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#BizTrends2018: Investing in efficiency of Africa's small-scale farmers a game changer

"Crop yields in Africa are low compared to those in other regions: only 5% of the cultivated land in Africa makes use of irrigation, for example, compared to 38% in Asia... Technology enables African smallholder farmers to access better information, improve crop yields, secure better prices for their produce, and improve their livelihoods."
Ashley Boag, Chief Business Officer, SAP Africa
This according to Ashley Boag, chief business officer, SAP Africa in his article You can't eat your smartphone: Why agriculture is the first frontier of African innovation. For Boag, investing in improved efficiency of small-scale farmers and the technologies that will enable this, is a game changer.

BizcommunityWhat are the biggest trends in the industry?


• Overall efficiency improvement

• Improvements in small-scale farmer contribution and efficiency in Africa

• Making the small farmer part of the community by increasing his share of the final crop value

• Improved seed (resistant, etc.) and fertiliser (many focused on biotech which is still controversial and has hurdles to get over in various countries)

• Smart farming

• Given overall water scarcity, there is a focus on water-efficient farms

• A worldwide shift to being more eco-conscious (less meat, alternatives, etc.) This trend is less pronounced in Africa and developing markets. This also impacts things such as traceability improvements, etc.

BizcommunityWhat will the game-changing trend be?


In Africa, the empowerment and support of efficiency in small-scale farming - including linking them to the formal economy and access to improved seed and fertiliser.

BizcommunityHow big a role will technology play in agriculture in Africa, particularly in terms of the trends you have identified?


Huge. This is one of the key growth drivers expected to support efficiency gains and increased output internationally, from biotech to automation

BizcommunityWhat are the biggest challenges to the adoption of new technologies into African agriculture?


• The lack of maturity in using tech in Africa and lack of funds. As a large amount of agriculture in Africa is small-scale farming to feed the local community, they typically do not have the critical mass for these investments nor the knowledge on what is available and how to access it.

• Technology platforms that work in the rural areas.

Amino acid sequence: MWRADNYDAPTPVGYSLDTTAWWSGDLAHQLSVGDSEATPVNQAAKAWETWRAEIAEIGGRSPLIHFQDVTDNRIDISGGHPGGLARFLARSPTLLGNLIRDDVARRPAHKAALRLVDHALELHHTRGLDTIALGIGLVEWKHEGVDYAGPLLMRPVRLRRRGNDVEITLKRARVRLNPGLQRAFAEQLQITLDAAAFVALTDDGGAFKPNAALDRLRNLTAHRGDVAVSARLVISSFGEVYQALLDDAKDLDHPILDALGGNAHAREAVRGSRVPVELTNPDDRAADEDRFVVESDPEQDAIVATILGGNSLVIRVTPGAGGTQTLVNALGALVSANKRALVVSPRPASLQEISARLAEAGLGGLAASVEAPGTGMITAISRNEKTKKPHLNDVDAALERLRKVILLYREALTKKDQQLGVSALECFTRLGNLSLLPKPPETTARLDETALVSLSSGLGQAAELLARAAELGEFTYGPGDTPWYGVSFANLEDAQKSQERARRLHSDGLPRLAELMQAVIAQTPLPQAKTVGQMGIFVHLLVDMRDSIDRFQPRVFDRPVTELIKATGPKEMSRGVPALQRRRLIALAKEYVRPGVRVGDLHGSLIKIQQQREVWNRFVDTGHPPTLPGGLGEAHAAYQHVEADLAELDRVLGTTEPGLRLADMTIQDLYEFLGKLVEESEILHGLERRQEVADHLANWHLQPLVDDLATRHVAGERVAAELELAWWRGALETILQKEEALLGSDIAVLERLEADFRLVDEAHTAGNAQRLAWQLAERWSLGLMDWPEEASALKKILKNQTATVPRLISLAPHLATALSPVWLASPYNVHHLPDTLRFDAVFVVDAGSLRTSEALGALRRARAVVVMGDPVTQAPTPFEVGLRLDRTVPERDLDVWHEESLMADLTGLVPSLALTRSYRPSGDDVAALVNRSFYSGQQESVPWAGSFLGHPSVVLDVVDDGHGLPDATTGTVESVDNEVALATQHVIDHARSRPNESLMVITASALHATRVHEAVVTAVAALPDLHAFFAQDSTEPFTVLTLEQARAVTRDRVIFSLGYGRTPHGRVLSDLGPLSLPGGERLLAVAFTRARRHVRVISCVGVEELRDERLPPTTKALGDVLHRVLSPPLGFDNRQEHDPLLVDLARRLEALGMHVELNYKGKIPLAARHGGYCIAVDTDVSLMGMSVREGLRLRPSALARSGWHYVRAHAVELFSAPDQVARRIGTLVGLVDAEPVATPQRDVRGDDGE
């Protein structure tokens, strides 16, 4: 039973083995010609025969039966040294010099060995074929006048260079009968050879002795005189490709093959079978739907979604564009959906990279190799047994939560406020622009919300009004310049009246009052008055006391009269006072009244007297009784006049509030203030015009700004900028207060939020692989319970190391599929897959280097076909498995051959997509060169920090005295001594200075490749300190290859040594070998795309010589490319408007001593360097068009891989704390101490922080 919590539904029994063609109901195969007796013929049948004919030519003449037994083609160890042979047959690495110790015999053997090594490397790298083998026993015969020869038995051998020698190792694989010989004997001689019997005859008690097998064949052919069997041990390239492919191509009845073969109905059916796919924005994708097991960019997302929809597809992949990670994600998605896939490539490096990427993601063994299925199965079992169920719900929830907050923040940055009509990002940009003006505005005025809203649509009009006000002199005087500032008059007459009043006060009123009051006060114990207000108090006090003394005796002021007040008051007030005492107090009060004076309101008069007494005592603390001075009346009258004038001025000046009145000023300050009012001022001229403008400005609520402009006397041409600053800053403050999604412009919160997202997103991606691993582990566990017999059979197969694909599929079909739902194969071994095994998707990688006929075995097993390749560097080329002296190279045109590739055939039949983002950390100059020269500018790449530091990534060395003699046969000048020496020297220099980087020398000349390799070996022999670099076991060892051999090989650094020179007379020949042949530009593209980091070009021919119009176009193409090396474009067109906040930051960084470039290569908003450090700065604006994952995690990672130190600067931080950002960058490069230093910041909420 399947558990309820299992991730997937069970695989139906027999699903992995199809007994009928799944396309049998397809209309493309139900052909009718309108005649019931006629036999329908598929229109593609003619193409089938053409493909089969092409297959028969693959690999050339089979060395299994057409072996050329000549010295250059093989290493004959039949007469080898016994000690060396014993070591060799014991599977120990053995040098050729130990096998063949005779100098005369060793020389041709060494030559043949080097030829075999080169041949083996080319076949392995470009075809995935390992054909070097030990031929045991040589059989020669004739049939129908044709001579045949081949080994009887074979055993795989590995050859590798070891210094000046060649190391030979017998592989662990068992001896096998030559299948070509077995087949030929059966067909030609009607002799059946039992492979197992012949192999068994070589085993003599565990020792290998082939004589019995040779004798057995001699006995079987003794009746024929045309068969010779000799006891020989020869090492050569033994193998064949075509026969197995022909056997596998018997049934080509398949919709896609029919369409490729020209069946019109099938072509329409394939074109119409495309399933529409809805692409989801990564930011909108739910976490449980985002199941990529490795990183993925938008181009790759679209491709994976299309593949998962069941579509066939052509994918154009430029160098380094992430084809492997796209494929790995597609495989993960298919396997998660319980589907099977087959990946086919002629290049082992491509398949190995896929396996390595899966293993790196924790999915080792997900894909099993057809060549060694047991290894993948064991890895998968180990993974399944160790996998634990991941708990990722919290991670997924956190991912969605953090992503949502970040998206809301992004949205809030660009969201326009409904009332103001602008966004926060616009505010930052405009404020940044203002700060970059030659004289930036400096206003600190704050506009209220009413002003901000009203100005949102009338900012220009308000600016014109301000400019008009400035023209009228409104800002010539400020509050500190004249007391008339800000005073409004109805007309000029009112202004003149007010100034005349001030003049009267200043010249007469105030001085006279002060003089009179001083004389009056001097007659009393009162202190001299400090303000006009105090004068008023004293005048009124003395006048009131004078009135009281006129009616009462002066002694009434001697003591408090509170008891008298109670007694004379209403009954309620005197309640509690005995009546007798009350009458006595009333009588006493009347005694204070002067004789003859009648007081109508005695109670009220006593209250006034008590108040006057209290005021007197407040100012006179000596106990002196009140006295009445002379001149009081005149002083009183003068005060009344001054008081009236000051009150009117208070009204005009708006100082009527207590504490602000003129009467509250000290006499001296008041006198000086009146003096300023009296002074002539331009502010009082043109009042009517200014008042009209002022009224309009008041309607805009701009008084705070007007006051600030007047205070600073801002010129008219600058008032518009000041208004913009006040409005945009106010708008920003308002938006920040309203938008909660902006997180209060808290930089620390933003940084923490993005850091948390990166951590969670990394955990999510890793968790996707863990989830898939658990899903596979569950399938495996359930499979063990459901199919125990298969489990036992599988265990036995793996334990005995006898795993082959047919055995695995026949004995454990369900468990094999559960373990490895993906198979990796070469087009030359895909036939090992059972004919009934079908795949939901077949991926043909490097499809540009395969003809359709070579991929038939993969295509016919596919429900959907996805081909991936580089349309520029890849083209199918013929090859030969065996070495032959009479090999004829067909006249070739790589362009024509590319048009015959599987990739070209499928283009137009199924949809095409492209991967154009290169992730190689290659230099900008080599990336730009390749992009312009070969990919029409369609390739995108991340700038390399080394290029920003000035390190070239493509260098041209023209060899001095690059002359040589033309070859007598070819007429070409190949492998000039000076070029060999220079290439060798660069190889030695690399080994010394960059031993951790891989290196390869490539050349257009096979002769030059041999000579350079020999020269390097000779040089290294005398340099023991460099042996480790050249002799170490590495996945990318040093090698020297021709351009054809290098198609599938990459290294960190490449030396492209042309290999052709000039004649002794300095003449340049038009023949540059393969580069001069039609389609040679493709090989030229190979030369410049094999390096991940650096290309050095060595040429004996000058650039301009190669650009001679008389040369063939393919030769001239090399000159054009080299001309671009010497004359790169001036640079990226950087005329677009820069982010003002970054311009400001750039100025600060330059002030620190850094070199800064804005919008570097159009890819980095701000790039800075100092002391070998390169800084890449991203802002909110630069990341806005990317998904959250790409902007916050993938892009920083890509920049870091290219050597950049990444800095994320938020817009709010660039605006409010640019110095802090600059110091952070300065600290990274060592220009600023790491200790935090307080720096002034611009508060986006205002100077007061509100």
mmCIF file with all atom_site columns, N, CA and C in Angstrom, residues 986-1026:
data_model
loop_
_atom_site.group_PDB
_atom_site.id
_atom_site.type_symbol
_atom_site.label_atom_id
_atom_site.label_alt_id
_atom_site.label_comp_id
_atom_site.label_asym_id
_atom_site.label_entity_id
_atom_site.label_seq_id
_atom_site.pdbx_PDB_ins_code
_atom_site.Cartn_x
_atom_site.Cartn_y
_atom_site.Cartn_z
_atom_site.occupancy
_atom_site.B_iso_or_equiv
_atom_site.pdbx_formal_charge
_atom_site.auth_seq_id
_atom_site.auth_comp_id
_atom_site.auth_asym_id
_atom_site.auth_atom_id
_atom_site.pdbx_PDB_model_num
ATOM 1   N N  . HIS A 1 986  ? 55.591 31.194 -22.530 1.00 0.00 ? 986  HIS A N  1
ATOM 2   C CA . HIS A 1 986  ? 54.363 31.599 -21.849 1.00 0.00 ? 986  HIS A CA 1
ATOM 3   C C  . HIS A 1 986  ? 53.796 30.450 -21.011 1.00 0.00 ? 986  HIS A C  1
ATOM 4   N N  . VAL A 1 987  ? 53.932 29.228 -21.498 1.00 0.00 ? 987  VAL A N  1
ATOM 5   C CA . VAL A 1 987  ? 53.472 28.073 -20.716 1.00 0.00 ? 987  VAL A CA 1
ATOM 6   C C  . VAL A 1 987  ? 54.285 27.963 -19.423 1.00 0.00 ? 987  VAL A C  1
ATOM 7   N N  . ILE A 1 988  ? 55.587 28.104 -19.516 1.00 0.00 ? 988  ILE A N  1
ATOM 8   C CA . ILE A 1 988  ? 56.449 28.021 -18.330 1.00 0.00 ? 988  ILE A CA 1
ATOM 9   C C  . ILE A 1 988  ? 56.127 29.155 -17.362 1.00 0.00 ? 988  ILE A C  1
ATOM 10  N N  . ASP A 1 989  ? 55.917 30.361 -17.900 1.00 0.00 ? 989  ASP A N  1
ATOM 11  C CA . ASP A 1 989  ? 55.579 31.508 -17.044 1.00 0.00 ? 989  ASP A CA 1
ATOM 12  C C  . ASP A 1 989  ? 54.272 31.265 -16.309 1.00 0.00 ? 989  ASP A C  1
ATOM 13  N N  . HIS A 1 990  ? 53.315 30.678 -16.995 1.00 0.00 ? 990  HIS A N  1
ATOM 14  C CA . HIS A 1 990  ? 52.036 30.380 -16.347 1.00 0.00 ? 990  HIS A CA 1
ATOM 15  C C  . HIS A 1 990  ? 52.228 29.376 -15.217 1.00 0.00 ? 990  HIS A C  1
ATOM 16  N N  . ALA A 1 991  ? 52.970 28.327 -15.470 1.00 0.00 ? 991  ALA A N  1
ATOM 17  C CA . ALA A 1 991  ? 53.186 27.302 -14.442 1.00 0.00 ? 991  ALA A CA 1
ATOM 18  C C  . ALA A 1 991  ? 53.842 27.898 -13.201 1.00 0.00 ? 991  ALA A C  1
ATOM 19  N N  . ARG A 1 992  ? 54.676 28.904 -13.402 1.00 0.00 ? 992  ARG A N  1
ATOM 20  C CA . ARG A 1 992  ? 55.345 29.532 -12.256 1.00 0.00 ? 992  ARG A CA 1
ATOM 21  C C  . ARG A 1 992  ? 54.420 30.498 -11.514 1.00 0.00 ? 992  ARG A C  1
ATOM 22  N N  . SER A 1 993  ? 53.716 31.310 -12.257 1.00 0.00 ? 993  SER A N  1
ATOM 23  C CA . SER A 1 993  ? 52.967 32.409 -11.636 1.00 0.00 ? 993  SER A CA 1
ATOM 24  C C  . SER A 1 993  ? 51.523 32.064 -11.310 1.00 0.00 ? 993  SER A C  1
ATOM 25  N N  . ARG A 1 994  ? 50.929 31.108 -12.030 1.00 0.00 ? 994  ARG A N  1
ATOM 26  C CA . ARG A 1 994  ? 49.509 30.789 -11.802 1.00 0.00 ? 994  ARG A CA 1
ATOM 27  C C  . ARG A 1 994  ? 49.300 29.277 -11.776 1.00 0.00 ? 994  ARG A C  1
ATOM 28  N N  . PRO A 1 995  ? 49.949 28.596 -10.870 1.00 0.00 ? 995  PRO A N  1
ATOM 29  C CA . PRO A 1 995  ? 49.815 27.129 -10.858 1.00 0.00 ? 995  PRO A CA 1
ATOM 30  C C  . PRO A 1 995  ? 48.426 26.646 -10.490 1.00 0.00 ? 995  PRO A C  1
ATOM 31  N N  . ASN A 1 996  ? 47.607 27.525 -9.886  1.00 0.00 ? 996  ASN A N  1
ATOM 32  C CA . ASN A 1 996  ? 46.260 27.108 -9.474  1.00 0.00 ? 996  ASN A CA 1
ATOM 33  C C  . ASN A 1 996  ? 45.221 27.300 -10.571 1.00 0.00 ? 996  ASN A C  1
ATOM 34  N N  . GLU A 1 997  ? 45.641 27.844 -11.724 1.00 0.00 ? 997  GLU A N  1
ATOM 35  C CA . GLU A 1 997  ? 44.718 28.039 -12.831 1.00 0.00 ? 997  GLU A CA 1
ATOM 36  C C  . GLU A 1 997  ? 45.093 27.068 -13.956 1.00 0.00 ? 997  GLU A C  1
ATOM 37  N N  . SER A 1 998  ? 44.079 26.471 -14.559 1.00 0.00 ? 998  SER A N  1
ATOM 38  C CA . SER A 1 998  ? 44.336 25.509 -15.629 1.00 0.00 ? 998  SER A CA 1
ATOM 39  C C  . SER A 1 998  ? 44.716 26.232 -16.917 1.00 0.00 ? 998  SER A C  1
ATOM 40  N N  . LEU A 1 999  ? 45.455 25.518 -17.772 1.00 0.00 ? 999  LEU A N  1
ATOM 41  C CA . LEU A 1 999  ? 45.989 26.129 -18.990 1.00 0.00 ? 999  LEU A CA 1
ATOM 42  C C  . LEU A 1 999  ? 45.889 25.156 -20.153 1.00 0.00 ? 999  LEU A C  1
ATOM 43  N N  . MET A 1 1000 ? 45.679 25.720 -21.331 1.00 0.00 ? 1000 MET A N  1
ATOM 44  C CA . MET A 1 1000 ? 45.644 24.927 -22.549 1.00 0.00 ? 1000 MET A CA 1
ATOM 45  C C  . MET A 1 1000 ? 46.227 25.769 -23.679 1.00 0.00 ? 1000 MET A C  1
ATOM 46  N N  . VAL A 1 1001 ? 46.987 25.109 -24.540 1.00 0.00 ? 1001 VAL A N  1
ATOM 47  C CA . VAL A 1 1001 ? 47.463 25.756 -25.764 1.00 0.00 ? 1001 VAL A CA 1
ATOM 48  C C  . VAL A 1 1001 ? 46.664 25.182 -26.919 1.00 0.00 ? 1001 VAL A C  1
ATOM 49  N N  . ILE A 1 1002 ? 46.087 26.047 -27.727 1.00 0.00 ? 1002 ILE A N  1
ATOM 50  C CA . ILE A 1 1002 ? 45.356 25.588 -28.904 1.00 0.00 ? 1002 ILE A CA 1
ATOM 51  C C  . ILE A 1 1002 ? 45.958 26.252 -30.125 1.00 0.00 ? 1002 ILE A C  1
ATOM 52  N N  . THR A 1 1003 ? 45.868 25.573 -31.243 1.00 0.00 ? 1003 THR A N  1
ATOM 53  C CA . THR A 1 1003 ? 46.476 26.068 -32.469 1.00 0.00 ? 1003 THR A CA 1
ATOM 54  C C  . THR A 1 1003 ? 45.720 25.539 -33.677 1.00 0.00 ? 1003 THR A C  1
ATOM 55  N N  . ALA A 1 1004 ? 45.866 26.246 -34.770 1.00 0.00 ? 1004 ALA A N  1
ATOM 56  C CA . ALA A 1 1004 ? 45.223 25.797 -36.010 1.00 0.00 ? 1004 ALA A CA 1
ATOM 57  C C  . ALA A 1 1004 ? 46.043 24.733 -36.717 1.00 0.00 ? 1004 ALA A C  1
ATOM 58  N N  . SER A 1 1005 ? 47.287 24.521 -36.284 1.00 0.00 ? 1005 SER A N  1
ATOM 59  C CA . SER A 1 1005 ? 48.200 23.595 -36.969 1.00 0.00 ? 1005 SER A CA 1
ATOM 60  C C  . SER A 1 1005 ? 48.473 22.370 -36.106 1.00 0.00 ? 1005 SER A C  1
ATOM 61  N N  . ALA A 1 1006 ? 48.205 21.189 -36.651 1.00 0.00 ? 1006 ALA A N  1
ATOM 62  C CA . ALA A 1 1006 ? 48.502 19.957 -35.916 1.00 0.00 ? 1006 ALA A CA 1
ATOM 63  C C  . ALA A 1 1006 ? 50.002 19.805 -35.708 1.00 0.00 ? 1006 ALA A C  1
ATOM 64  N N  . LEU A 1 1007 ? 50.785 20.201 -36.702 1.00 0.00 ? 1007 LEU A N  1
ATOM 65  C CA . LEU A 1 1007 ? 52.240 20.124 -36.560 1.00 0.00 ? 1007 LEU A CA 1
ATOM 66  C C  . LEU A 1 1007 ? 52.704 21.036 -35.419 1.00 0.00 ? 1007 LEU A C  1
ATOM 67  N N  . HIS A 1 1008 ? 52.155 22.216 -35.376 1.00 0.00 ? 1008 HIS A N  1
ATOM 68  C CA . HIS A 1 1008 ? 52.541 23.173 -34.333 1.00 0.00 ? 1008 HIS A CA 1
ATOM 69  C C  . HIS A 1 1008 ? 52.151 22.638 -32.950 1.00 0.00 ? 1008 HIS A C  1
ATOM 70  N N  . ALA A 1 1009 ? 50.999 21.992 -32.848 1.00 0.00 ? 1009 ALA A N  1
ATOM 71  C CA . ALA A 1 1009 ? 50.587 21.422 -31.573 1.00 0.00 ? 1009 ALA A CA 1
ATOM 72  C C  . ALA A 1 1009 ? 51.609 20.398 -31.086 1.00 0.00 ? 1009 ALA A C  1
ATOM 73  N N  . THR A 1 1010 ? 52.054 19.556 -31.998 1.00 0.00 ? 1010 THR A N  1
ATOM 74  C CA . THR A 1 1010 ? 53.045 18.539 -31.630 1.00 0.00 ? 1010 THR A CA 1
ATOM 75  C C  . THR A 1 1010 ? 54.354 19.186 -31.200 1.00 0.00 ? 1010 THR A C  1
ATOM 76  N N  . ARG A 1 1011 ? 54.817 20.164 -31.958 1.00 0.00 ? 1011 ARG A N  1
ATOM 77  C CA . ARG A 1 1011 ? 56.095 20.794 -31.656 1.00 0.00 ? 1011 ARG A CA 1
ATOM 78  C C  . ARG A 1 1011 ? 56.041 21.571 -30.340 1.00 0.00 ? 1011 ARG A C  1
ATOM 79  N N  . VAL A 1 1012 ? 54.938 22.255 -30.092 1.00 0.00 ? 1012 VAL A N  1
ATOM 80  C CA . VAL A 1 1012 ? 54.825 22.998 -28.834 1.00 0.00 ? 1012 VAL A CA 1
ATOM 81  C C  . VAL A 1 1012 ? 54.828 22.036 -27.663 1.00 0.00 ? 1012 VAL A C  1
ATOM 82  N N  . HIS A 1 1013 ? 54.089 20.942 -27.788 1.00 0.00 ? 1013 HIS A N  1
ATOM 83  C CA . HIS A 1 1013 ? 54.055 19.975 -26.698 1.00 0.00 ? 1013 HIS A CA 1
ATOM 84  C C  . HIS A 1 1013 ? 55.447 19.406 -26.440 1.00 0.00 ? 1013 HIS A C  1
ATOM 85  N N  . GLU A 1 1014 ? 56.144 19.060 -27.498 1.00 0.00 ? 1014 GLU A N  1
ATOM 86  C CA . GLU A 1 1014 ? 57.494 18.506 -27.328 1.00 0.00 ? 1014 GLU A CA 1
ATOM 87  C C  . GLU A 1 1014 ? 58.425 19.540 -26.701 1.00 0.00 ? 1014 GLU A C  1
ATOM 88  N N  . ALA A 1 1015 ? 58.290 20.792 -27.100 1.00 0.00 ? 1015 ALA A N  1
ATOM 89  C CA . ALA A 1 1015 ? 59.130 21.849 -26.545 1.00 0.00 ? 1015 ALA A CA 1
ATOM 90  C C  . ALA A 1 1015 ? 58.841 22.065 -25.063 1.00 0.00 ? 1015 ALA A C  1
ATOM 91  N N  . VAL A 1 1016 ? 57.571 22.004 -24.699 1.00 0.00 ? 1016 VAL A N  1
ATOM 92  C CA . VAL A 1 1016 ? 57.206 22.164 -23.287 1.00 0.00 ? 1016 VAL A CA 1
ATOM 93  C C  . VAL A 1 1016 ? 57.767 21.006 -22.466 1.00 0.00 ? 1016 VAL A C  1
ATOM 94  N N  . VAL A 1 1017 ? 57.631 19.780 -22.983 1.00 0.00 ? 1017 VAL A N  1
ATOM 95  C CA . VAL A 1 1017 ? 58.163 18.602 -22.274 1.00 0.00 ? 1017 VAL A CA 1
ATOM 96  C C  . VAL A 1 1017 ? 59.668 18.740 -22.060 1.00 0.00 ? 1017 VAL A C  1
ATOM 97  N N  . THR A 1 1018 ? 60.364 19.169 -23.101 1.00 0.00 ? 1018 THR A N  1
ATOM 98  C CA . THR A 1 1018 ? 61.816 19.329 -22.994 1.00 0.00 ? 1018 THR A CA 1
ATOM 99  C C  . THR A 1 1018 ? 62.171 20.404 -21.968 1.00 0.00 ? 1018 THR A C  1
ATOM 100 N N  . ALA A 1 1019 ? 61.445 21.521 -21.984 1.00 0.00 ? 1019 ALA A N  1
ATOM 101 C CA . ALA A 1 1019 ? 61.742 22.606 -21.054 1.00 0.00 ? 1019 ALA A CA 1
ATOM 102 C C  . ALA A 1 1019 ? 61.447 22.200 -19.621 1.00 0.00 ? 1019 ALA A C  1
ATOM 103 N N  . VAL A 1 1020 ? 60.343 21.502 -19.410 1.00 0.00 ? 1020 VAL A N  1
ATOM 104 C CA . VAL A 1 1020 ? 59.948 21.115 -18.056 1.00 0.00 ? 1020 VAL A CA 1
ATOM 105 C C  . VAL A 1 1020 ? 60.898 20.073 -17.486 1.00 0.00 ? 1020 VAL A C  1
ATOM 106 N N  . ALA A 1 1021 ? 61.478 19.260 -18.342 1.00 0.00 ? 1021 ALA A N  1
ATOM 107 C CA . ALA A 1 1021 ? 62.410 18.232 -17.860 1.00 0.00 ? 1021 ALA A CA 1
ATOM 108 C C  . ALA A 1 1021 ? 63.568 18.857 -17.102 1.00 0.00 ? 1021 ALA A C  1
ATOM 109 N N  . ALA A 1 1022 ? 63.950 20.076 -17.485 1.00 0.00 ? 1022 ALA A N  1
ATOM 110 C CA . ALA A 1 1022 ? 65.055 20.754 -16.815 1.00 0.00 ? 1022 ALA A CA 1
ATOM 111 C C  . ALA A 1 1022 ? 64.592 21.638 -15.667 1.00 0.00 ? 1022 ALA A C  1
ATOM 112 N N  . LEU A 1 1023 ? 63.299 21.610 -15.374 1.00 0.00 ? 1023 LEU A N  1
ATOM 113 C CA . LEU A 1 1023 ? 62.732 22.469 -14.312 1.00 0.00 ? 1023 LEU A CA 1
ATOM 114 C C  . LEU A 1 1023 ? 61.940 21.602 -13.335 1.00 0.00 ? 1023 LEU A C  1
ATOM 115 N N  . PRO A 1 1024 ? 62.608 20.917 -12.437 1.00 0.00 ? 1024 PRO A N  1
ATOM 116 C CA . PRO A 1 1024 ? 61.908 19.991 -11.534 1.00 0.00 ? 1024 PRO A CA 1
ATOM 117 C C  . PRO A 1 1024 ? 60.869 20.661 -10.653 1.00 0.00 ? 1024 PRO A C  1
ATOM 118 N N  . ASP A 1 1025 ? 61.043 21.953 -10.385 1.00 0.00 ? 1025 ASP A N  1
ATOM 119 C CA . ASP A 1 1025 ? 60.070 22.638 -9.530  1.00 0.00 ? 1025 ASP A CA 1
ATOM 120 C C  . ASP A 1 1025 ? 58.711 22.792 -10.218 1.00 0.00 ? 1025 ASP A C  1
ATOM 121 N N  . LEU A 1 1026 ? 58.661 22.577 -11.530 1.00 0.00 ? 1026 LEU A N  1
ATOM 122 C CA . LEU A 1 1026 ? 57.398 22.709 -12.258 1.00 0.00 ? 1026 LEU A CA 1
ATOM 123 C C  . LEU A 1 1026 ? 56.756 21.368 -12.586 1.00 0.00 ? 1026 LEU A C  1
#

BizcommunityAre there any opportunities that businesses in the industry should go for?


• Efficiency gains through anything from improved communication, linking to the formal economy, improved methods, automation and vertical agriculture.

• Improved sourcing to reduce input costs

• Information sharing to improve crops and processes (product and process knowledge)

BizcommunityWhat do you hope to see more of in 2018?


Investment in improved efficiency and for the acceleration in technology and agriculture specialisation to continue. Today’s farmers have become more specialised due to technological advances in agricultural production. Data analysis in the years ahead will supplement what farmers know intuitively - and in some cases challenge those assumptions.

*Ashley Boag was interviewed by Cari Coetzee.
Comment
Fanie Brink
No it is just not correct because efficiency is not the only or most important game changer! The most important game changer is profitability which determines the sustainability of production and food security. The first driver of profitability is the price ratio between the prices that farmers pay for their inputs and the prices that they receive for their produce. The prices of agricultural products are determined by the market forces of supply and demand which means that farmers are price takers and not price makers, other than the prices of agricultural inputs and the consumer prices of food which are determined on the basis of production costs plus a profit margin. Efficiency is the second important driver of profitability which must be improved through new technology developments to support producers to produce more products with the same quantity of inputs or the same quantity of products with fewer inputs. Higher efficiency alone is not the solution to food insecurity and the main reason why the FAO of the UN and all the international donors don't succeed to address famine properly and why they don't understand why the continuation of this policy will not deliver different results. Higher production because of higher efficiency can also have a negative impact on the profitability of production is it causes surplus production and a much weaker input/output price ratio as we are experiencing it during many seasons over many years with maize production in South Africa to the point that maize farmers had to plant much fewer hectares to contain the supply of maize.
Posted on 9 Jan 2018 09:23

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